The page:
Film Noir shot in "CinemaScope"

Discussion in 'DVD' started by Leroy Williams, Mar 17, 2006.

  1. Leroy Williams

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    There were several film noir's that were shot in CinemaScope. I wish the major studios would release these films. Do you know any that is not listed?


    Hell on Frisco Bay
    I Died a Thousand Times
    Slightly Scarlet
    Party Girl
     
  2. Robert Crawford

    Robert Crawford Moderator
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    Fox has released House of Bamboo which is in CinemaScope. Also, it depends on your definition of film noir. Some will argue that any picture filmed in CinemaScope isn't film noir. While others might have a broader definition of film noir. Anyhow, The Bottom of the Bottle and Black Widow are some other Fox titles you might want to consider or I Die a Thousand Times.




    Crawdaddy
     
  3. Herb Kane

    Herb Kane Screenwriter

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    A few others from memory…

    The Tattered Dress
    The Burglar
    Plunder Road
    The Girl In The Red Velvet Swing
    Pete Kelly’s Blues
    The Man Inside


    I can't recall if all of these were "CS" - I'd have to double check...
     
  4. Robert Crawford

    Robert Crawford Moderator
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    I forgot to add Bad Day at Black Rock which is released on dvd. Also, how about Fuller's Forty Guns which is a western with film noir traits. I'm sure others will have some other suggestions such as Seven Thieves or House of Numbers.




    Crawdaddy
     
  5. Robert Crawford

    Robert Crawford Moderator
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    Herb,
    I'm pretty sure that the bottom three were in CinemaScope.
     
  6. Thomas T

    Thomas T Cinematographer

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    Herb, The Girl In The Red Velvet Swing could not remotely be considered a film noir. Set in the turn of the century New York, Velvet is the true story of Floradora girl Evelyn Nesbit (Joan Collins) and the scandalous love triangle that came to light when her husband (Farley Granger) shot her lover (Ray Milland) in a very public place. Milos Forman also covered this incident in his Ragtime with Elizabeth McGovern as Evelyn Nesbit whose performance got her an Oscar nomination.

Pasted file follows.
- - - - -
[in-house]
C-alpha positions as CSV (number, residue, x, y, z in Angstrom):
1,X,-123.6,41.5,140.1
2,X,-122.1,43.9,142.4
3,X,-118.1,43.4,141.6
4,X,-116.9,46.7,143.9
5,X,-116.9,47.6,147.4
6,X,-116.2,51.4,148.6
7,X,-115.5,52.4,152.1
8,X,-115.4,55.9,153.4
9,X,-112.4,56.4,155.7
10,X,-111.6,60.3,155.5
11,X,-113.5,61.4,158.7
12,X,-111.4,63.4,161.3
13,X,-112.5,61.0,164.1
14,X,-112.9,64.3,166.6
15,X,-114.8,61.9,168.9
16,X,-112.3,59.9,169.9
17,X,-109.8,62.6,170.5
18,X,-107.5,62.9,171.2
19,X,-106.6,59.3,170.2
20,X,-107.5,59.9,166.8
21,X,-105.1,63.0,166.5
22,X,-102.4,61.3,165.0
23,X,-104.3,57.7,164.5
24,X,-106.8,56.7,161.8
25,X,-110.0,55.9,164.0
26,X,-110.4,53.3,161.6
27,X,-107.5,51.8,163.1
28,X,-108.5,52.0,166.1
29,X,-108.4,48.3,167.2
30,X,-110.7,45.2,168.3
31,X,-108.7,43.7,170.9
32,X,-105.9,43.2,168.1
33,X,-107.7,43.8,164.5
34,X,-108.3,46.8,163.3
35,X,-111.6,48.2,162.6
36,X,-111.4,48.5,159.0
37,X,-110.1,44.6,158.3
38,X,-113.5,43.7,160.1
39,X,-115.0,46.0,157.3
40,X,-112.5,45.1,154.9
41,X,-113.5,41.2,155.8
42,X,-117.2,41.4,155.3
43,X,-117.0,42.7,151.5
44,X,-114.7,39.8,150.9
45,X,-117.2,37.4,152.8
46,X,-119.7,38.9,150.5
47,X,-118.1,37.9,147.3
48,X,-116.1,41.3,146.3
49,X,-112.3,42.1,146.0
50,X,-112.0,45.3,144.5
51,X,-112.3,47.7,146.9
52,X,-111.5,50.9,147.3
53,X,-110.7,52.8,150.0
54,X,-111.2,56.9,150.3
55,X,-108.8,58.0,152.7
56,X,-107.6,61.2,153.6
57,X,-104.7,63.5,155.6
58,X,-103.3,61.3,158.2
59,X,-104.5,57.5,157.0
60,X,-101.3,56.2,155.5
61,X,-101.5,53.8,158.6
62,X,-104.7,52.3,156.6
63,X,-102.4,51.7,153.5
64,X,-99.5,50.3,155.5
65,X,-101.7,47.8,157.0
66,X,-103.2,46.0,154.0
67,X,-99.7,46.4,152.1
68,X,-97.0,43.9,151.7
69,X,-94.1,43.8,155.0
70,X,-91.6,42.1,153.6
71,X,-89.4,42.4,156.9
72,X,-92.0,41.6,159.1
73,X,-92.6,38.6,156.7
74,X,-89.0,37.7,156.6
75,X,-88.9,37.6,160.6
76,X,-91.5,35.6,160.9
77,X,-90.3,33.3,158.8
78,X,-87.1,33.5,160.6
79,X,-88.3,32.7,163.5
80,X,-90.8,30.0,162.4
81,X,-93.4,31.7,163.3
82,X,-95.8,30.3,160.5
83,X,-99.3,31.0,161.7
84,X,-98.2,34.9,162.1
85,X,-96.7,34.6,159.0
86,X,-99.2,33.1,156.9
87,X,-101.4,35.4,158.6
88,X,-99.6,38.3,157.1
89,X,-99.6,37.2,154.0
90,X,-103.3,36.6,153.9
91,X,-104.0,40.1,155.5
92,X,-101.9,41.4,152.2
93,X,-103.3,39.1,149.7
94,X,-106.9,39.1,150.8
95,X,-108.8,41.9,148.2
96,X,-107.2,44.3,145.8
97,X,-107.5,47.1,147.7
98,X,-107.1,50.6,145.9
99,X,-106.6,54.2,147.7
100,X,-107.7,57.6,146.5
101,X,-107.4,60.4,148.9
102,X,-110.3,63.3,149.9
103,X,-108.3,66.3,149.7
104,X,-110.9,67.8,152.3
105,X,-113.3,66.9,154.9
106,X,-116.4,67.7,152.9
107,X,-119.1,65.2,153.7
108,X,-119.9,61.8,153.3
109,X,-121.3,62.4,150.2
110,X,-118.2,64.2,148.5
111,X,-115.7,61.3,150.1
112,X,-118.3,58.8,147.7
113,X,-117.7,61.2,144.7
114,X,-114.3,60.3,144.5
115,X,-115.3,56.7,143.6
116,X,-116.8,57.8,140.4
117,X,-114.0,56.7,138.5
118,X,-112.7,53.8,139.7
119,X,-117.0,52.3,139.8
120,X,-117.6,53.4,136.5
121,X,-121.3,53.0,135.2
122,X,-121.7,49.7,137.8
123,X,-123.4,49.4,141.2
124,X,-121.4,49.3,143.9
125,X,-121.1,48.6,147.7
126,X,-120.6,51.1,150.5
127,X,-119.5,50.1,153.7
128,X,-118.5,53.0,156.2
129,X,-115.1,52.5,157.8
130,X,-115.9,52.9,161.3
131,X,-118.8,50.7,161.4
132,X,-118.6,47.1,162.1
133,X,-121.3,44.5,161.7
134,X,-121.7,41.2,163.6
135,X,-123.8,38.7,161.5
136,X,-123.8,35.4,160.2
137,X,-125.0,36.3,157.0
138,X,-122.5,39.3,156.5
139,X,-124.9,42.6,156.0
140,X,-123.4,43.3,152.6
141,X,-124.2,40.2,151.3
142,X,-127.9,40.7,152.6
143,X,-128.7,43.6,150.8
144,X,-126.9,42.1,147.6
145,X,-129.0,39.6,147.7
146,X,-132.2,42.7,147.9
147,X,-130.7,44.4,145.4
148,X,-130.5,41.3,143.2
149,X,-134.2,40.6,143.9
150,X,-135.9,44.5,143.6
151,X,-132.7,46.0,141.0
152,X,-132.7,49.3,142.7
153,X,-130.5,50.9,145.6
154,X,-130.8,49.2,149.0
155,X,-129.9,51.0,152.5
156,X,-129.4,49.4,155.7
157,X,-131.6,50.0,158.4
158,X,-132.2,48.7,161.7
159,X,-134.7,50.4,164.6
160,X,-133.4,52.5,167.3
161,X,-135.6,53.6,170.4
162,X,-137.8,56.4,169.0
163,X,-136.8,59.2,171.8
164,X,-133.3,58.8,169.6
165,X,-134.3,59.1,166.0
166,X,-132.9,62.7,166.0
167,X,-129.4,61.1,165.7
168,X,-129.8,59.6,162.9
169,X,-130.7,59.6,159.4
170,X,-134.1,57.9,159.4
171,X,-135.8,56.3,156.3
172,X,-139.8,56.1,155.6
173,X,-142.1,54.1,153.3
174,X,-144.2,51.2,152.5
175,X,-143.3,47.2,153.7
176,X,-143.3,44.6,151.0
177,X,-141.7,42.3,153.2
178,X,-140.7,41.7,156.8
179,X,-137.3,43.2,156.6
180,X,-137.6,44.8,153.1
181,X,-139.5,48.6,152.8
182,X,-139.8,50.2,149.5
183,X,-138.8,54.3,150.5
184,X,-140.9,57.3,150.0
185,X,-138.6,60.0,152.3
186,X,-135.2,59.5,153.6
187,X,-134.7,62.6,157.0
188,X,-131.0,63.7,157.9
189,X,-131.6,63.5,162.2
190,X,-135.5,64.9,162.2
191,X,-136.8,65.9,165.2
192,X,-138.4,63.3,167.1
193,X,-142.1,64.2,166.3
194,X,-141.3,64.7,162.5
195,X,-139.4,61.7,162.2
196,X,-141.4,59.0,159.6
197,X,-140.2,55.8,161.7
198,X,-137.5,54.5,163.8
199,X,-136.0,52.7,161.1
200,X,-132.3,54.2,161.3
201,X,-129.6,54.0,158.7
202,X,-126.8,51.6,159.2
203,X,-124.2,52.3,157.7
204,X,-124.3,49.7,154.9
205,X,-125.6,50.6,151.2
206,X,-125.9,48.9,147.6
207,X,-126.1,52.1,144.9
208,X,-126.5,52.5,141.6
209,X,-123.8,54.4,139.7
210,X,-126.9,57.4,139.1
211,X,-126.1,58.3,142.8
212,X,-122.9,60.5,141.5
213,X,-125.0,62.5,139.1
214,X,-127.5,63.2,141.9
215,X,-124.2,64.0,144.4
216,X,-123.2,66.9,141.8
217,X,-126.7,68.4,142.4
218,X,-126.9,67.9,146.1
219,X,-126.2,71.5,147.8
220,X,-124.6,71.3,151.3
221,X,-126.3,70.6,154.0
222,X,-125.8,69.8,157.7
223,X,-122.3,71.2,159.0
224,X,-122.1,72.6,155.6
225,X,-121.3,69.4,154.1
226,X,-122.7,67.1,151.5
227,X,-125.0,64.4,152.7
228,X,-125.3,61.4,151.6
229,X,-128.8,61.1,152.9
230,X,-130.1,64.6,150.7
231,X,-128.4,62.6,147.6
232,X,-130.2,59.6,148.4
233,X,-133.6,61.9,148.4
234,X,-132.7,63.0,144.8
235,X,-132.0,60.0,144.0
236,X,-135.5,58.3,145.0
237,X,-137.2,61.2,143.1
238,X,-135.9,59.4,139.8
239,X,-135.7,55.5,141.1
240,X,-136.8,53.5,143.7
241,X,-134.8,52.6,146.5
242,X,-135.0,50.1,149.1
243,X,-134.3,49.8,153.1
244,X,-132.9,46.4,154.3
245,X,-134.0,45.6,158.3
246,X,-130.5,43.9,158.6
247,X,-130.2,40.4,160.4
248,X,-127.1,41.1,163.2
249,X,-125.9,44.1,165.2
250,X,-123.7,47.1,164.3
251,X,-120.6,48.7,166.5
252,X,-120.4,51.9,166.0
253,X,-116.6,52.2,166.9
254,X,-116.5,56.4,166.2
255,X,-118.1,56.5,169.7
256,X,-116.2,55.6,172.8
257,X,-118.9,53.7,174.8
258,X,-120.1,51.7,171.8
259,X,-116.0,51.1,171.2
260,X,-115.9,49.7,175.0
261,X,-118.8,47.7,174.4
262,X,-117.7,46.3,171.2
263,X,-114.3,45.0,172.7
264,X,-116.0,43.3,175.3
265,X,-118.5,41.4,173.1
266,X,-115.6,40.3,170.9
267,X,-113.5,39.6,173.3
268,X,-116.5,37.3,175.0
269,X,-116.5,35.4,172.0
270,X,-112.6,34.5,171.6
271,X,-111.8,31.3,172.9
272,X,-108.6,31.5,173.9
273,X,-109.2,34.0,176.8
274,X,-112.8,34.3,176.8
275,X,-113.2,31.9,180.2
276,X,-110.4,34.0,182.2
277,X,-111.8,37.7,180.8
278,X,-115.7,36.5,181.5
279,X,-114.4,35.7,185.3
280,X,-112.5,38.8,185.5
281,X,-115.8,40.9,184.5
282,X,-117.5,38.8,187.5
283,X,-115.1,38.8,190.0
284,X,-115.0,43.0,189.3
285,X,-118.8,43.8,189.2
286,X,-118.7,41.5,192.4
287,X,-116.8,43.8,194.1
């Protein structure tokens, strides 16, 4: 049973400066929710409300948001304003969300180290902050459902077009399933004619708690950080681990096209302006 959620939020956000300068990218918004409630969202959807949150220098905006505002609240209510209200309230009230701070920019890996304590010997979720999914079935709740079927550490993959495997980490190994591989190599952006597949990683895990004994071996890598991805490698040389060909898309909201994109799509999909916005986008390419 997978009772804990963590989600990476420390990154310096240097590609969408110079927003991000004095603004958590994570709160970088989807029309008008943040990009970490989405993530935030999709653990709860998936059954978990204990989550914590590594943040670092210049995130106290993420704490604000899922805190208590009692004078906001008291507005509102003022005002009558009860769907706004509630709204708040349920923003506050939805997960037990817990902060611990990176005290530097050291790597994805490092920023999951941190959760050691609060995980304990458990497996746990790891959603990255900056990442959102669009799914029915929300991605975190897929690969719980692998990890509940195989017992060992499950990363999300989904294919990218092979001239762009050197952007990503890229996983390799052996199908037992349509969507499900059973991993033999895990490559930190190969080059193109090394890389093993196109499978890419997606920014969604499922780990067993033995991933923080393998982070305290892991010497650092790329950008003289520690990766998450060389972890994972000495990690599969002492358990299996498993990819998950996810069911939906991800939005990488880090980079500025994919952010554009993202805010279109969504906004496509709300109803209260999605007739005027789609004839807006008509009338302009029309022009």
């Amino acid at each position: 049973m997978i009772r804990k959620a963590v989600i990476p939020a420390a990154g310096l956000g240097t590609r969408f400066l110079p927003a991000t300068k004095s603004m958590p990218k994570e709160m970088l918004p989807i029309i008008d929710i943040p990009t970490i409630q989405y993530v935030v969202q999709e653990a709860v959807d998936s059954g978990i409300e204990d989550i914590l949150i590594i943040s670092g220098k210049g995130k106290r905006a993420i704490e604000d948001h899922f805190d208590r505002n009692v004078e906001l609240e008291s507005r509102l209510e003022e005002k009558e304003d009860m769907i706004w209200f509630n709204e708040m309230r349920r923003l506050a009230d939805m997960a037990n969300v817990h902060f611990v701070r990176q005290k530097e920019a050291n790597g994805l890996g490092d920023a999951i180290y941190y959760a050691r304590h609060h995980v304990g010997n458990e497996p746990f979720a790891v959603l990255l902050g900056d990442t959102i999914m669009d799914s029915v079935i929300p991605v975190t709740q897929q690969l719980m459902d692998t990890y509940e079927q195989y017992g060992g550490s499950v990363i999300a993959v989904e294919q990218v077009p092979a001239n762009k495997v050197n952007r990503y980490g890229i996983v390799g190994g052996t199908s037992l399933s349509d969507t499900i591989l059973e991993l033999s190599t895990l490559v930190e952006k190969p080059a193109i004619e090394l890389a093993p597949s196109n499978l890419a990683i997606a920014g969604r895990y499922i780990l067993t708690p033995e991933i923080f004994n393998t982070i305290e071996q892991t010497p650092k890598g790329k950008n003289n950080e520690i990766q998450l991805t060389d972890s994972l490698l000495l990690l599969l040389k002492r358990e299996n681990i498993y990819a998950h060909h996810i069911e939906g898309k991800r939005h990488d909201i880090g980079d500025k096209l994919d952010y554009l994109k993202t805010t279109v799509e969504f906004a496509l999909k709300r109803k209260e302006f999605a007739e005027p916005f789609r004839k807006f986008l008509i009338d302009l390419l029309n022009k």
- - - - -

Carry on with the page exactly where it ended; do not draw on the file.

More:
7. Charles H

    Charles H Screenwriter

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    A KISS BEFORE DYING (1956) is available on dvd; Hubert Cornfield has recorded a commentary for THE THIRD VOICE (Fox, 1960), but it has not been released yet.
     
  8. Leroy Williams

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    I forgot to mention "Pickup Alley" and "Violent Saturday". Please Warner Bros & Fox release these films.
     
  9. LaurenceGarvey

    LaurenceGarvey Second Unit

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    PARTY GIRL is available in region 2, or will be any day now.
     
  10. Peter M Fitzgerald

    Peter M Fitzgerald Screenwriter

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    A few from across a couple of oceans:

    HELL IS A CITY (1959-British) "HammerScope"
    THE BAD SLEEP WELL (1960-Japanese) "TohoScope"
    HIGH AND LOW (1963-Japanese) "TohoScope"

    Also, though not on DVD yet:

    BLACK WIDOW (1954)
    23 PACES TO BAKER STREET (1956)
    THE RIVER'S EDGE (1957)
    EDGE OF ETERNITY (1959)
     
  11. Leroy Williams

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    I just found out that "Murder Inc." will be released this upcoming May from Fox.
     
  12. Mark-P

    Mark-P Producer

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    I think one of the main requisites of film noir is Black & White photography. The Width of the screen is not a factor.

    However, this mainly applies to early film noir. Many later movies like "Body Heat" and "Chinatown" are considered modern film noir even though they are in color.
     
  13. Simon Howson

    Simon Howson Screenwriter

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    What about Leave Her to Heaven? [​IMG]
     
  14. Herb Kane

    Herb Kane Screenwriter